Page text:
Will lithium-sulfur batteries be in our future?

Monash University Associate Professor Matthew Hill, Dr. Mahdokht Shaibani, and Professor Mainak Majumder with the lithium-sulphur battery design.

Monash University Associate Professor Matthew Hill, Dr. Mahdokht
Shaibani, and Professor Mainak Majumder with the lithium-sulphur
battery design. (credit: Monash University)

The name “lithium-ion battery” seems to imply that lithium is
the essential ingredient that dictates the battery’s performance
characteristics. But that’s less true than it appears. The
electrodes that the lithium shuttles between are critical for
dictating a battery’s performance, which is why electrode materials
played such a large role in the description of
last year’s Chemistry Nobel
. Different electrode materials
dictate the battery’s performance in part based on dictating the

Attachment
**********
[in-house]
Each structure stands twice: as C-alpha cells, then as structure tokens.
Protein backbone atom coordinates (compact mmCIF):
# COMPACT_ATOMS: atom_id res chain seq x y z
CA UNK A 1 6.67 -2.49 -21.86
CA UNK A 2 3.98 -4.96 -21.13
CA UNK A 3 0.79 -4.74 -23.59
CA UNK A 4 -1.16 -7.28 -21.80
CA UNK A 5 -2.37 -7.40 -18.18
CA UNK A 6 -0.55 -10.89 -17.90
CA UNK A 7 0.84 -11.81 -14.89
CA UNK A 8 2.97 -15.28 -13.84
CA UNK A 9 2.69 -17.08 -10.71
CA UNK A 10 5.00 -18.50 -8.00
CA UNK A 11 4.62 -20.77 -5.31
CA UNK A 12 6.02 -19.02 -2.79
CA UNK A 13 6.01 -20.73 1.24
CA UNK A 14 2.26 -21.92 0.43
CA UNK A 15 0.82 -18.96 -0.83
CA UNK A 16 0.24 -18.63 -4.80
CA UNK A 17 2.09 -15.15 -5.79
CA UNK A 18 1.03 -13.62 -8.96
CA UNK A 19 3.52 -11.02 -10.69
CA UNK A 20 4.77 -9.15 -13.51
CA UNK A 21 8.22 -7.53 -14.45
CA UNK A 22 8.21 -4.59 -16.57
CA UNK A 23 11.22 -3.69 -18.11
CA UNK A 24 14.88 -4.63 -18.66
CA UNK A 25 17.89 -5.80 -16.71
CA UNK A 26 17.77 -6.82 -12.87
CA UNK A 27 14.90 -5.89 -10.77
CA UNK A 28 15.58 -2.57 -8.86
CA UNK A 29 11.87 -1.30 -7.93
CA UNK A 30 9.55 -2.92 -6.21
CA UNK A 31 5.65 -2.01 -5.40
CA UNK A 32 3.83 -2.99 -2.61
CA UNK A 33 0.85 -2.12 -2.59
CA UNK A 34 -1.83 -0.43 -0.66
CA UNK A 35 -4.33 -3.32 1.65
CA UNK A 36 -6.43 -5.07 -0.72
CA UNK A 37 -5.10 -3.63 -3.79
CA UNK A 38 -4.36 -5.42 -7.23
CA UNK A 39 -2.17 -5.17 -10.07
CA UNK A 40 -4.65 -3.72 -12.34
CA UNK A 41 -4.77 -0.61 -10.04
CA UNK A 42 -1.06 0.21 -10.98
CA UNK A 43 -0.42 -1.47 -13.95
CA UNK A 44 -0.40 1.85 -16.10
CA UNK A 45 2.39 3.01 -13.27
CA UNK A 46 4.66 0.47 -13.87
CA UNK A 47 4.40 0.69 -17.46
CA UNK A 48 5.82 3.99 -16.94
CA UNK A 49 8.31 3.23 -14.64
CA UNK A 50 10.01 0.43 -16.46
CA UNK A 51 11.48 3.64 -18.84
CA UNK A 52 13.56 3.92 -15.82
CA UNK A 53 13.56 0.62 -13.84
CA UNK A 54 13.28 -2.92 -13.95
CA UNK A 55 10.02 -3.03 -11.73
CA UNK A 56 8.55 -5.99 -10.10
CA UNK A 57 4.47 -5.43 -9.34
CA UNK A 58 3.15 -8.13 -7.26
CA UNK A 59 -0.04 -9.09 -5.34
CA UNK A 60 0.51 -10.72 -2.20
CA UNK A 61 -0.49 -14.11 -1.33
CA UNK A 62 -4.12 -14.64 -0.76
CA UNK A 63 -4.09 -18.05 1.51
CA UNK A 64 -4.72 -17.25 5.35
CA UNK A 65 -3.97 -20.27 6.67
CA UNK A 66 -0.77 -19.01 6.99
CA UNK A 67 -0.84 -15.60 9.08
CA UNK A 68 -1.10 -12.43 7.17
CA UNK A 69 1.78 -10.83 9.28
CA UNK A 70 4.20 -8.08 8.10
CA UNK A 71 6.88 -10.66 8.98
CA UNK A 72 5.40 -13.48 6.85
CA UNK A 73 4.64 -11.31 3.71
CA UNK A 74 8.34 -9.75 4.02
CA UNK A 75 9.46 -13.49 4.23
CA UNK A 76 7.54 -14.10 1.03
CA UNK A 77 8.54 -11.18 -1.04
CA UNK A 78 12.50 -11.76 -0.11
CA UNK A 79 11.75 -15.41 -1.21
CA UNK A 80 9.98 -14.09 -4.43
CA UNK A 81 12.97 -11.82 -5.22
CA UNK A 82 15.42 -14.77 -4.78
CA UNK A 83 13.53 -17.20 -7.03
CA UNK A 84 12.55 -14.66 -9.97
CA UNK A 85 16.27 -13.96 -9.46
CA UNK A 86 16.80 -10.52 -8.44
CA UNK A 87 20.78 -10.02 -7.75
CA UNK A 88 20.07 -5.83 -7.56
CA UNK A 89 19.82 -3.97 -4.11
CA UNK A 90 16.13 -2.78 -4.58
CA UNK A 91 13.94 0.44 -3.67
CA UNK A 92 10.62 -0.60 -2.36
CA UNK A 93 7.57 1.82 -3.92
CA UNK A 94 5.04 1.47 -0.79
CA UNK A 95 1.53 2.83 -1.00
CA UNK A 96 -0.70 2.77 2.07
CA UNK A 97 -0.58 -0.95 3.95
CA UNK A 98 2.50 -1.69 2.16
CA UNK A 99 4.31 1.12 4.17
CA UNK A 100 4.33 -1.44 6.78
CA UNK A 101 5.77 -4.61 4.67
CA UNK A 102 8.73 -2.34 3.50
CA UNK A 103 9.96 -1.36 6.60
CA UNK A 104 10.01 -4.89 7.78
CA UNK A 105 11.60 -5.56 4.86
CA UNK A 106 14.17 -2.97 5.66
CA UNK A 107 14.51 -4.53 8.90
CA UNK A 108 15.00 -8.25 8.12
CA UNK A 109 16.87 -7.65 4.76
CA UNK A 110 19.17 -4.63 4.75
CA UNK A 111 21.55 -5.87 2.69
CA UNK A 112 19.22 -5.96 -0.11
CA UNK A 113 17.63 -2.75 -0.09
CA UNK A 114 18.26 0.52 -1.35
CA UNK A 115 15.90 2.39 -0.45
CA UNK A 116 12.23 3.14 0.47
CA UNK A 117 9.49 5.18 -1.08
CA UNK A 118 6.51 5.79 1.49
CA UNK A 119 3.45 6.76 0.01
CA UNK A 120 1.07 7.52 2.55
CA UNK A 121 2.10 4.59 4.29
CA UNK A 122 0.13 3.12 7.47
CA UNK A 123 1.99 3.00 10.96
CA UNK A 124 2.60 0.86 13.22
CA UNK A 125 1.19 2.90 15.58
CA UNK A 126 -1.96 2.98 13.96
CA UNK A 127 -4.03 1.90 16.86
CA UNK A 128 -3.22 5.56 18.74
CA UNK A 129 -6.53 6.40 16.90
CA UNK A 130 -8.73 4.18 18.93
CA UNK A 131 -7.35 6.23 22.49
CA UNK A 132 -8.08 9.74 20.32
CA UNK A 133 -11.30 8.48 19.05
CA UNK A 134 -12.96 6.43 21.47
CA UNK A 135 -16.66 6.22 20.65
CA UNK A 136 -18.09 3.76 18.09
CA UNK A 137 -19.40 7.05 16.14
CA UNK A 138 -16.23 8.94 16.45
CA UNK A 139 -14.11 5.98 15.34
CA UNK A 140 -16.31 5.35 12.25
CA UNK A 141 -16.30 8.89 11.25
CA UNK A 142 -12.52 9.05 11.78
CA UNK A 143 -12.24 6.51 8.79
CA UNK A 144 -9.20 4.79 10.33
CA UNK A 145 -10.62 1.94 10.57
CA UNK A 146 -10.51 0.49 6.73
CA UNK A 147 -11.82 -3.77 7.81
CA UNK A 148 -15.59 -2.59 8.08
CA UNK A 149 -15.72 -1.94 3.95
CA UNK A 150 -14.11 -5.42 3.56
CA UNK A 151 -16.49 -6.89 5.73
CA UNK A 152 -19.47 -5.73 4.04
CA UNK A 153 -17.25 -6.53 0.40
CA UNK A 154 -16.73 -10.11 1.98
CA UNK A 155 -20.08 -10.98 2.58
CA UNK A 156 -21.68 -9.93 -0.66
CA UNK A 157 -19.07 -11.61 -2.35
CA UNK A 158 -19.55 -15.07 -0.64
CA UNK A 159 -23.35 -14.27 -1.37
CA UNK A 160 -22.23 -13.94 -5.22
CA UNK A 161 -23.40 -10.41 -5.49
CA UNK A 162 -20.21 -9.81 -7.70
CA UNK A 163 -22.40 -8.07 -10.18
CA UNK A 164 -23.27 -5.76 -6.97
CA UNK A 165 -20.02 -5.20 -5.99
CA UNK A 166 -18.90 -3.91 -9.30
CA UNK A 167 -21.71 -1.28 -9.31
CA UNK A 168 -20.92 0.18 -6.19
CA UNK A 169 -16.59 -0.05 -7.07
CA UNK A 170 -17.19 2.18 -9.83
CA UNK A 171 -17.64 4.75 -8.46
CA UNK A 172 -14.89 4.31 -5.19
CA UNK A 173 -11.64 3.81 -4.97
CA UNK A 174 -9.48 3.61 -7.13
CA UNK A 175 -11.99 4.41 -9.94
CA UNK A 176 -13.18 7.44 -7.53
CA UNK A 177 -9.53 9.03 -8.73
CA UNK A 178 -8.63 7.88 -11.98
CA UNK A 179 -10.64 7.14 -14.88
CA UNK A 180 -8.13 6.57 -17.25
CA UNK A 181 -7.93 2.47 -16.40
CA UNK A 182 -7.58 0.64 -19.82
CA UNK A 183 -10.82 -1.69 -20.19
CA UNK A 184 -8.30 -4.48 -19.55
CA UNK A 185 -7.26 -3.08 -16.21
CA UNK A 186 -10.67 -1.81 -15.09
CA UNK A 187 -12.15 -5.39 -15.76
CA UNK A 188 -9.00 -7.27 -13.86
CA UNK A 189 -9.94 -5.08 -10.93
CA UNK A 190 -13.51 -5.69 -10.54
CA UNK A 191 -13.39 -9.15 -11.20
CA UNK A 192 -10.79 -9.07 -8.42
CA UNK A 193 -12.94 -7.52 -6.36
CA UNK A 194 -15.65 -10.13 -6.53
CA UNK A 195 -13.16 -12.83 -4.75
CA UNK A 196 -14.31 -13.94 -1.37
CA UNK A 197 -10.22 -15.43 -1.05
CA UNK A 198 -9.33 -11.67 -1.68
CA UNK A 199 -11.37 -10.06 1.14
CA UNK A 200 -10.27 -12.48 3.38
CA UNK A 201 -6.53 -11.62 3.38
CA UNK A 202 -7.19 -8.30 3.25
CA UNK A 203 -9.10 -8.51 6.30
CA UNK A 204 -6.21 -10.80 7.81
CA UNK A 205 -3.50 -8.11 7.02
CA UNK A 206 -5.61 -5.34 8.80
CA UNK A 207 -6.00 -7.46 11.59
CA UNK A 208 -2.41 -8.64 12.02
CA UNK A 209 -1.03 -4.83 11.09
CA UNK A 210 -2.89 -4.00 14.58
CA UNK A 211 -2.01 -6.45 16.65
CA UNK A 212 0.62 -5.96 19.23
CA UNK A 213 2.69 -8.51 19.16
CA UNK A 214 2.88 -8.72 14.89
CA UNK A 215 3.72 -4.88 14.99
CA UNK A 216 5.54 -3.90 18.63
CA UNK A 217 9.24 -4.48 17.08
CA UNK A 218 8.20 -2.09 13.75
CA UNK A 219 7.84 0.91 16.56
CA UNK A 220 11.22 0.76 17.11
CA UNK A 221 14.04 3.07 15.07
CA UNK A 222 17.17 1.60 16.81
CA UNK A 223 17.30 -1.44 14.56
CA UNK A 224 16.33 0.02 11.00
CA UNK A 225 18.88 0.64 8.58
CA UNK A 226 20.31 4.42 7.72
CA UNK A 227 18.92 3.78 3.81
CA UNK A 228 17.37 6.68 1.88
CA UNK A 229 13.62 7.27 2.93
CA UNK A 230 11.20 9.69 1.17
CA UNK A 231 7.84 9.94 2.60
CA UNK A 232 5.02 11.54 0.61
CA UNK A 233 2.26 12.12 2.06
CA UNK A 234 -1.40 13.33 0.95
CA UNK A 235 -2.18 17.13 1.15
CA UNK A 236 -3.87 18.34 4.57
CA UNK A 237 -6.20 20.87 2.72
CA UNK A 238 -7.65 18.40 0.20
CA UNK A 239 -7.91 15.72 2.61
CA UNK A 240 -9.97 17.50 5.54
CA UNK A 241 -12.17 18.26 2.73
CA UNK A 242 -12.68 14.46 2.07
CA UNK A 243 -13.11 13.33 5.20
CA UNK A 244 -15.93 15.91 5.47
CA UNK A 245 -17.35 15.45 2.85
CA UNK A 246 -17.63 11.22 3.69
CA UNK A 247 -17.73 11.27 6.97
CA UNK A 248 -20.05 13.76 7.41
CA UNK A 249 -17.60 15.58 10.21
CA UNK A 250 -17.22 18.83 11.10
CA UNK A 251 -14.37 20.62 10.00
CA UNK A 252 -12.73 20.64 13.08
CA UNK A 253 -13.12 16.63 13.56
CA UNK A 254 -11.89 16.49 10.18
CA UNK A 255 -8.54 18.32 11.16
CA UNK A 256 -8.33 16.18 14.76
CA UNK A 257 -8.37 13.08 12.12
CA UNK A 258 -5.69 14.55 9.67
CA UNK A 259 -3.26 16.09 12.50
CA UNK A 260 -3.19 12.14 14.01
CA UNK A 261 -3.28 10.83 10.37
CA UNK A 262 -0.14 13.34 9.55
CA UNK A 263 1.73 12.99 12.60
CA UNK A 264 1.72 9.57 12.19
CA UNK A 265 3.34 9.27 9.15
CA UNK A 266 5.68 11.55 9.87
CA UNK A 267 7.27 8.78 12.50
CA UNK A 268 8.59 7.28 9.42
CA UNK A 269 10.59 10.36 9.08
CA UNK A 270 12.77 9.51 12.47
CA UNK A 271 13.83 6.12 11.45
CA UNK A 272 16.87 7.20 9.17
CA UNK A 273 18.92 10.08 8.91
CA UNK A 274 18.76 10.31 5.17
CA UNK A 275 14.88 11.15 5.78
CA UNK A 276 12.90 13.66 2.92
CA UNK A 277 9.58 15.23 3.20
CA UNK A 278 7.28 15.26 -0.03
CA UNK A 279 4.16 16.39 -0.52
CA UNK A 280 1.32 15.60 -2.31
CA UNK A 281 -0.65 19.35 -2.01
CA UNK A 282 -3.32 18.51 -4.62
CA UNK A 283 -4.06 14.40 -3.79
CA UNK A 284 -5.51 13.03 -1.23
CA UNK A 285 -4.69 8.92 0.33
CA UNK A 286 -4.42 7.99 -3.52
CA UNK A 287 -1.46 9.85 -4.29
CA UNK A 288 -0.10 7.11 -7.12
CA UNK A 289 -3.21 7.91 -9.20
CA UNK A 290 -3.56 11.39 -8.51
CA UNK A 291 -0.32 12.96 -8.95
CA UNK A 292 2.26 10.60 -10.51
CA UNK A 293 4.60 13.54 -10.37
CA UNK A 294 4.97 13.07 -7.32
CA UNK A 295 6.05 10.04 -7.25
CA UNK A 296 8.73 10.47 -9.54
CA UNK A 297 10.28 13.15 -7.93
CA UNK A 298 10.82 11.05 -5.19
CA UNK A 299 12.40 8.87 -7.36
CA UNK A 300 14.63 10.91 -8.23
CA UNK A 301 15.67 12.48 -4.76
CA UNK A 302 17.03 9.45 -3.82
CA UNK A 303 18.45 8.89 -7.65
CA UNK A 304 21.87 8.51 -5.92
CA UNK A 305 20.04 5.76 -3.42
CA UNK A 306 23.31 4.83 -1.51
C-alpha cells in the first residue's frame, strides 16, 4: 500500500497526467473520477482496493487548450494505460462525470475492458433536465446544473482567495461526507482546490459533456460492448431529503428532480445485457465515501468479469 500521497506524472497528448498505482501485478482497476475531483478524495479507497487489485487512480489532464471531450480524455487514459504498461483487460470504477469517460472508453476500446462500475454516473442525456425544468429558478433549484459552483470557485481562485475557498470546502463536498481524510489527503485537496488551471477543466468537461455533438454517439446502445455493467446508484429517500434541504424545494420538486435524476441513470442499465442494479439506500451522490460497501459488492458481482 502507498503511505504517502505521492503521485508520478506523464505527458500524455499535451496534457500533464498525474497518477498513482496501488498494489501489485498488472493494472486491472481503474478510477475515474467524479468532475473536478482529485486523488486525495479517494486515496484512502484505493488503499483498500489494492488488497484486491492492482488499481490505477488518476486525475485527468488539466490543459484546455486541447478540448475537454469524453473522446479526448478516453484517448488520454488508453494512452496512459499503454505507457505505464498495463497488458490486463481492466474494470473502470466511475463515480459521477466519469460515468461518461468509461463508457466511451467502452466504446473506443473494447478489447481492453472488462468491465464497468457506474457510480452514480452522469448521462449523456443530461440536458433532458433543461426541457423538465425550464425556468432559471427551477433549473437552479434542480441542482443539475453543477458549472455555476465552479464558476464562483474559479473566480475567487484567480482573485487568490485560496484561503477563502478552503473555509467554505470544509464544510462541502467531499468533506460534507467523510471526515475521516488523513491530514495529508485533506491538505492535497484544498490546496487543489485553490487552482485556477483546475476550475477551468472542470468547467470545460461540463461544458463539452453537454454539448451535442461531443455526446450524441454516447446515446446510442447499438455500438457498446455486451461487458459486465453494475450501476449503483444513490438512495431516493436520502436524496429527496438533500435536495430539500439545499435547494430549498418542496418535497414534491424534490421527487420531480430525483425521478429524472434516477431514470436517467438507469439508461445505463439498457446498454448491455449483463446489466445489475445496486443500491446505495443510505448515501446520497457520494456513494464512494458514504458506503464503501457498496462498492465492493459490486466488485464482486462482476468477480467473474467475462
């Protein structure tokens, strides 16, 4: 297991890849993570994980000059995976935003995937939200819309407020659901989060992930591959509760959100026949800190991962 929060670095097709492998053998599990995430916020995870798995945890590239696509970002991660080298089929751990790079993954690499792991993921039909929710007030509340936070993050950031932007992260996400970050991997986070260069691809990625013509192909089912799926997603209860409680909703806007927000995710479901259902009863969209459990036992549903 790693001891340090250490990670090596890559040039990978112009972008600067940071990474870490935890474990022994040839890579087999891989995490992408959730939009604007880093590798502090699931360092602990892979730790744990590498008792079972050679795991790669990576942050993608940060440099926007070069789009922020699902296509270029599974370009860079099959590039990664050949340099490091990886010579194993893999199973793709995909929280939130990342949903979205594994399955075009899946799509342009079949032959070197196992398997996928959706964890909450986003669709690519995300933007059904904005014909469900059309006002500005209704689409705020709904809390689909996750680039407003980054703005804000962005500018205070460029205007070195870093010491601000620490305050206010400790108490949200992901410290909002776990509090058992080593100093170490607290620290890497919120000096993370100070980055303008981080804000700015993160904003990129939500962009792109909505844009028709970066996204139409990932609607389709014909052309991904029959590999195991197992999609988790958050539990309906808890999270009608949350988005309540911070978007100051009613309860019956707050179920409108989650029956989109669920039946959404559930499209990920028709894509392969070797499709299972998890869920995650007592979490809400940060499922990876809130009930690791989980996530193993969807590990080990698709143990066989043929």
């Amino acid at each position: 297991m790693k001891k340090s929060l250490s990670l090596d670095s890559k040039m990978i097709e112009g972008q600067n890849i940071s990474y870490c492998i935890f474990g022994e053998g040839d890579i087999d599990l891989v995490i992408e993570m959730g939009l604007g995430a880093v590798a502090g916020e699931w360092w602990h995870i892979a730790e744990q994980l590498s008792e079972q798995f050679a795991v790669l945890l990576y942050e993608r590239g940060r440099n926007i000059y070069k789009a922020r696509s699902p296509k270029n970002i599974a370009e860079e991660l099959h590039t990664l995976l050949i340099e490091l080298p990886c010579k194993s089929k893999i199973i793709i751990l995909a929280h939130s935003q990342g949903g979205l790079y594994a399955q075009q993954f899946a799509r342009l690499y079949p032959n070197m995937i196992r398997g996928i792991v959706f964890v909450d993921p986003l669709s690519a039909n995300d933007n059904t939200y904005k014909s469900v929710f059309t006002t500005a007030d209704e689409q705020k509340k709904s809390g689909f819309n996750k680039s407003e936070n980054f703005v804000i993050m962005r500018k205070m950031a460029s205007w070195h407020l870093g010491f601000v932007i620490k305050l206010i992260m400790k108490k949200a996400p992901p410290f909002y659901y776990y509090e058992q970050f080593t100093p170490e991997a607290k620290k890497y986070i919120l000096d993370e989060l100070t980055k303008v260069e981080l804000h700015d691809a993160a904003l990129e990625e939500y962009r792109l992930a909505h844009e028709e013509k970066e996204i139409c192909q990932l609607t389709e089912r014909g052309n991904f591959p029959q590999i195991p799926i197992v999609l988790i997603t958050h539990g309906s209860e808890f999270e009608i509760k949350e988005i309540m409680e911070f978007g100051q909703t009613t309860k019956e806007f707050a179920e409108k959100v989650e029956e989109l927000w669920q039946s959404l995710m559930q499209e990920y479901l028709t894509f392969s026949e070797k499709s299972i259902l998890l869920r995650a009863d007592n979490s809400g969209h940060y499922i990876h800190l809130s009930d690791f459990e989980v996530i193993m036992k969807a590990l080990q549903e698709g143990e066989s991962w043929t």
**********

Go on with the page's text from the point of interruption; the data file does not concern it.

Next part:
energy difference between the charged and uncharged state. But they
also determine how much lithium can be stored at an electrode, and
through that the energy density of a battery.

There are a number of ideas floating around for new electrode
materials that store lithium in fundamentally different ways: as
solid lithium metal or as lithium oxide, which allows some of the
electrode material to come from the air outside the battery. There
are also chemicals that can store much more lithium per given area
of volume. All of these options present serious issues (often more
than one) that have kept them from being adopted so far. But a
recent paper is promising a major breakthrough in something that
has always been an attractive option for lithium storage:
sulfur.

Alternate electrodes

“Holds lots of lithium” isn’t a high bar to clear; if that was
all we were looking for, some of these alternative electrode
materials would be in use already. But there’s a whole host of
other characteristics: cheap and easy to work with, compatible with
the chemistry of the rest of the battery components, holds up to
repeated charge cycles, and so on.

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Source: FS – All – Science – News
Will lithium-sulfur batteries be in our future?